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Greater China drives profit growth for Fonterra

Dairy giant Fonterra says a 61-per-cent boost in normalised profit for the nine months to April shows its restructuring program is paying dividends. 

The New Zealand-headquartered company recorded a net profit after tax of NZ$603 million, up 2 per cent – or $587 million ‘normalised’ after extraordinary items were factored in. 

CEO Miles Hurrell said the company achieved higher margins and reduced its operating expenditure, despite the challenges of the Covid-19 pandemic, which remains very much part of life for the co-op’s employees and customers around the world.  

“It’s too easy to forget this if you’re sitting here in New Zealand – but today’s results show that despite these challenges we’ve lifted our financial performance. Over the last three months, we have also committed to getting out of coal by 2037 and made some promising progress in a trial using seaweed in cows’ feed to reduce emissions,” said Hurrell. 

Greater China powers performance

Fonterra’s results illustrate the importance of Greater China to the company’s overall fortunes, delivering year-to-date EBIT up 30 per cent year on year to $106 million.  

Foodservice continued to be the big driver behind the result, contributing $93 million of that growth. Year-to-date margin in China increased from 21.5 per cent to 28.6 per cent.  

In Asia Pacific, normalised EBIT of $224 million was down 10 per cent, or by $24 million. Consumer sales improved by 29 per cent and foodservice by 89 per cent, offset by falling sales in the ingredients segment.  

And the Africa, Middle East and North America sector saw EBIT fall by 11 per cent, or $40 million, to $322 million, largely due to lower Ingredients sales. Consumer and foodservice sales in those regions continued to perform well. 

Hurrell said Fonterra’s operating expenses were down by 5 per cent year-to-date but the company will incur some additional expenditure in the final quarter to support its brands and product initiatives for the next year.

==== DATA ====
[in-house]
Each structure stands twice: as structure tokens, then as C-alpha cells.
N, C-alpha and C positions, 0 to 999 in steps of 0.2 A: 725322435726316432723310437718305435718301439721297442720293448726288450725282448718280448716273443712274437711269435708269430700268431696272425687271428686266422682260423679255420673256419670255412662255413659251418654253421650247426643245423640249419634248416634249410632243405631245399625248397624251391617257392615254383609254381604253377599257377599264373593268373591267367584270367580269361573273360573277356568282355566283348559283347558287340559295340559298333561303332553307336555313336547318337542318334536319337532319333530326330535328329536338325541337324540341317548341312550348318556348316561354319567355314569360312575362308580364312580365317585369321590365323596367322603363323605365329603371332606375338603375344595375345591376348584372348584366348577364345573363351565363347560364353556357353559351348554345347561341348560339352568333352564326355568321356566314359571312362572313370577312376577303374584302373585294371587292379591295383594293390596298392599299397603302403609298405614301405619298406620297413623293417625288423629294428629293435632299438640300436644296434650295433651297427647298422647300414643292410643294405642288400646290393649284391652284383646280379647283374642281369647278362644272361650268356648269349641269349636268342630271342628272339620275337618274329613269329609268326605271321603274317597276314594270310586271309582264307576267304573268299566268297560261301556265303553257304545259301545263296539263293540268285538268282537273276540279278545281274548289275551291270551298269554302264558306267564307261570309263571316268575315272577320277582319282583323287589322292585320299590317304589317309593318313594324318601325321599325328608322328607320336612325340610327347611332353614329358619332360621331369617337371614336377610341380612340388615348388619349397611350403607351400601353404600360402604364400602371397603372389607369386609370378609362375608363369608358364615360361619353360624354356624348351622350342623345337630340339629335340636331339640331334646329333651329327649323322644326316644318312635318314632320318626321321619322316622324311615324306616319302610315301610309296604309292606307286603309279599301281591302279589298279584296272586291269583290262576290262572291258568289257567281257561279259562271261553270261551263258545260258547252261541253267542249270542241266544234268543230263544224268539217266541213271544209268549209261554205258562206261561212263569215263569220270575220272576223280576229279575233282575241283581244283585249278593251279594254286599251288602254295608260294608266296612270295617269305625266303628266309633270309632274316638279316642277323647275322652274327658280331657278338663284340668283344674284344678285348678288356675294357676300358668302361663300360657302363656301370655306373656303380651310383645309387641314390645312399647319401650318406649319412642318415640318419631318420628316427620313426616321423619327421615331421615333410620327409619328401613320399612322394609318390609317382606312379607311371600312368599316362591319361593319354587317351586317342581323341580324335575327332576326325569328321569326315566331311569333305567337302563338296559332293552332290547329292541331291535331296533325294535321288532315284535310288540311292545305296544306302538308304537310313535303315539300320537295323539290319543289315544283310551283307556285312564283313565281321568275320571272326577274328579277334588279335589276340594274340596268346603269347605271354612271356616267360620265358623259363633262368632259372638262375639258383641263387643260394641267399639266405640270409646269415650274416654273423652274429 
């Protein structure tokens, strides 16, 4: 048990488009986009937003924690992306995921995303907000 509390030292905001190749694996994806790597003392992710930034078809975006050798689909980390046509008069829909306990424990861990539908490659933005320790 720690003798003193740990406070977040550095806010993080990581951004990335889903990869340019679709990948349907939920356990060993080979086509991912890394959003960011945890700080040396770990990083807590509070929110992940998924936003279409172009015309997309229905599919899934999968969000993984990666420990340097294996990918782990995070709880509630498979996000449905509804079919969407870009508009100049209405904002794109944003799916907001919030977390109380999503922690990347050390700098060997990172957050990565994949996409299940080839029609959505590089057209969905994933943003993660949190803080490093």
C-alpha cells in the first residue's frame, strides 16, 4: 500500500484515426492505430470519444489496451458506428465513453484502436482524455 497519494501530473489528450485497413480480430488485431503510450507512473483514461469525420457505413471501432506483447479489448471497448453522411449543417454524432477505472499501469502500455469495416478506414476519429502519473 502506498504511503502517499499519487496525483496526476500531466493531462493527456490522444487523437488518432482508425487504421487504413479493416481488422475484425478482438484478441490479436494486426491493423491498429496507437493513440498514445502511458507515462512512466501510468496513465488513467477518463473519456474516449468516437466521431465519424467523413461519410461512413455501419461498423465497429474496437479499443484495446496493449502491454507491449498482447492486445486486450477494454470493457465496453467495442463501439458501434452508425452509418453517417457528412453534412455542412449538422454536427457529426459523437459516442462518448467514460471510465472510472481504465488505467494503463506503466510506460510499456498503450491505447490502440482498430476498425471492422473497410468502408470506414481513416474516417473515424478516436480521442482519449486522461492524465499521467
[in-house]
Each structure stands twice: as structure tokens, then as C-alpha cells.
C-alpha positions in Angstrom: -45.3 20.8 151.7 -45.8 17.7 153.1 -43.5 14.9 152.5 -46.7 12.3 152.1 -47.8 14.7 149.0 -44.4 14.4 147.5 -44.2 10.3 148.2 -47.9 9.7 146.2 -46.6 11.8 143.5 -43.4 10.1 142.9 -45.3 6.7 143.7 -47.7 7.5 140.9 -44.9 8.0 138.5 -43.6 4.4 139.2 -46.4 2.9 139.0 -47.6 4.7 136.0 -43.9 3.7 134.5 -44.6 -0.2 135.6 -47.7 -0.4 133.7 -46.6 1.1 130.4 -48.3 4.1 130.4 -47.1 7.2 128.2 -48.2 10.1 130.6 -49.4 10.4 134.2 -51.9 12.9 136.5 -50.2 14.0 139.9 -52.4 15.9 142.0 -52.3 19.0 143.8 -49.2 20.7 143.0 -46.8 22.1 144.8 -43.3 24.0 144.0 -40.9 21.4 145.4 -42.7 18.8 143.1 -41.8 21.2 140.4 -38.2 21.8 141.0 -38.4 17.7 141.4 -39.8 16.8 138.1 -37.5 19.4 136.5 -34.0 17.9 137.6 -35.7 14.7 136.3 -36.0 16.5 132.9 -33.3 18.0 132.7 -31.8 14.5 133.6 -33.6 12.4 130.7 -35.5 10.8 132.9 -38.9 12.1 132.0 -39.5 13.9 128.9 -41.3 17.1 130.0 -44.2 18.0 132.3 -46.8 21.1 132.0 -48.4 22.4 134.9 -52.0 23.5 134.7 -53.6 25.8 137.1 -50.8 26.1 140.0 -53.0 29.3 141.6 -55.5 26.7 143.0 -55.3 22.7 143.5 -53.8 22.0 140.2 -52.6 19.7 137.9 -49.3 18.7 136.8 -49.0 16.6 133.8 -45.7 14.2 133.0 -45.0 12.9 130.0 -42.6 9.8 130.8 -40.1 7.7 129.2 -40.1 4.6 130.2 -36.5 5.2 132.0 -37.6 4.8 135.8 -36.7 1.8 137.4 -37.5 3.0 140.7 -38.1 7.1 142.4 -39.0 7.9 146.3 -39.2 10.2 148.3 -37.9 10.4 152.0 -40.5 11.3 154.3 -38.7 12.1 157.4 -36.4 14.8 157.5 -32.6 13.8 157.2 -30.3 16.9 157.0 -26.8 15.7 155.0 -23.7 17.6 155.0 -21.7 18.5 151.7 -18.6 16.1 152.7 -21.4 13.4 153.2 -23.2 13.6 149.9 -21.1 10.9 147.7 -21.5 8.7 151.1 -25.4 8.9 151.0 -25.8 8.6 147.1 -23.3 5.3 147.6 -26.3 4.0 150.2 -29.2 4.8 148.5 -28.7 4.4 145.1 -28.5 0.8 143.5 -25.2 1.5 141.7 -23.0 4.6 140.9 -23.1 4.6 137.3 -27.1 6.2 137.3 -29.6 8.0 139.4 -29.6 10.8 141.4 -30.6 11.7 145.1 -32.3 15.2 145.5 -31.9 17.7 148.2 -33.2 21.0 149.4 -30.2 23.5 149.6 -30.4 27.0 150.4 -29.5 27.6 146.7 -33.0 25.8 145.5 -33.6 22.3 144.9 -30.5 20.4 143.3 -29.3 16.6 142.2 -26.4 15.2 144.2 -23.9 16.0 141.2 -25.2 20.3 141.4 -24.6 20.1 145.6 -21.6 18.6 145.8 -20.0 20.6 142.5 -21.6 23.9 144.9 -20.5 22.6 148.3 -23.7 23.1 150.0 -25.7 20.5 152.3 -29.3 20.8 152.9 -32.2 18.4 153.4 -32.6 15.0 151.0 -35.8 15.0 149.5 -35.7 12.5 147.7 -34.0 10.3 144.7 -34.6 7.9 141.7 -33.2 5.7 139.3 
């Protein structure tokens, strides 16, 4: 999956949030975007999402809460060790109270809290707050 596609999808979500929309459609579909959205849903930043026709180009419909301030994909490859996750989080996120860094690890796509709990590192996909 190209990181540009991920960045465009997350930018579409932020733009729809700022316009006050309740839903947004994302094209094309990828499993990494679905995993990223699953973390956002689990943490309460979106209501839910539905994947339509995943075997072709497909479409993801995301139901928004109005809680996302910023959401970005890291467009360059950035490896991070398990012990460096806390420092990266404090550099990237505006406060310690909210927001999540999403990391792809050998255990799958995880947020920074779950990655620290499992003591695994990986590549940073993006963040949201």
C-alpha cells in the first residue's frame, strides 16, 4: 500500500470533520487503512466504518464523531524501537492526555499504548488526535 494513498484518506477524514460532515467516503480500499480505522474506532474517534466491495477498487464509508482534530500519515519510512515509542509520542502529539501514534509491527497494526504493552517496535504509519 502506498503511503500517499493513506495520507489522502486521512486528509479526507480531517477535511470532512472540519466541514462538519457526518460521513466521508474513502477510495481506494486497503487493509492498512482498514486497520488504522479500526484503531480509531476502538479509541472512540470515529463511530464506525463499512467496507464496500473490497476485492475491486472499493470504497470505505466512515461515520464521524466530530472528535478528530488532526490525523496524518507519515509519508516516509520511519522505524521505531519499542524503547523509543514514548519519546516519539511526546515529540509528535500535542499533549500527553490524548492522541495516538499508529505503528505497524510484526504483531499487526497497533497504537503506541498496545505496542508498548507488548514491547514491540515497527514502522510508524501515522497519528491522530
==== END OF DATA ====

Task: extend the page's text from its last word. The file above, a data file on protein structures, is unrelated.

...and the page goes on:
Looking ahead, Hurrell says the improving global economic environment and strong demand for dairy – relative to supply – should lead to an increase in the Farmgate Milk Price range to its $8 projected midpoint. 

“Global demand for dairy, especially New Zealand dairy, is continuing to grow. China is leading the charge as its economy continues to recover strongly. Prompted by Covid-19, people are seeking the health benefits of milk and customers are wanting to secure their supply of New Zealand dairy products and ingredients,” he said.

“Growth in global milk supply seems muted and the global supply of whole milk powder is looking constrained.  

“Based on these supply and demand dynamics, along with where the New Zealand dollar is sitting relative to the US dollar, we’re expecting whole milk prices to remain at current levels for the near future.”

However, Hurrell flagged “a number of risks” including the unpredictable nature of the Covid-19 pandemic, the impacts of governments winding back their economic stimulus packages, foreign-exchange volatility, changes in the supply and demand patterns that can enter dairy markets when prices are high, and – as always – potential impacts of any geopolitical issues around the world.

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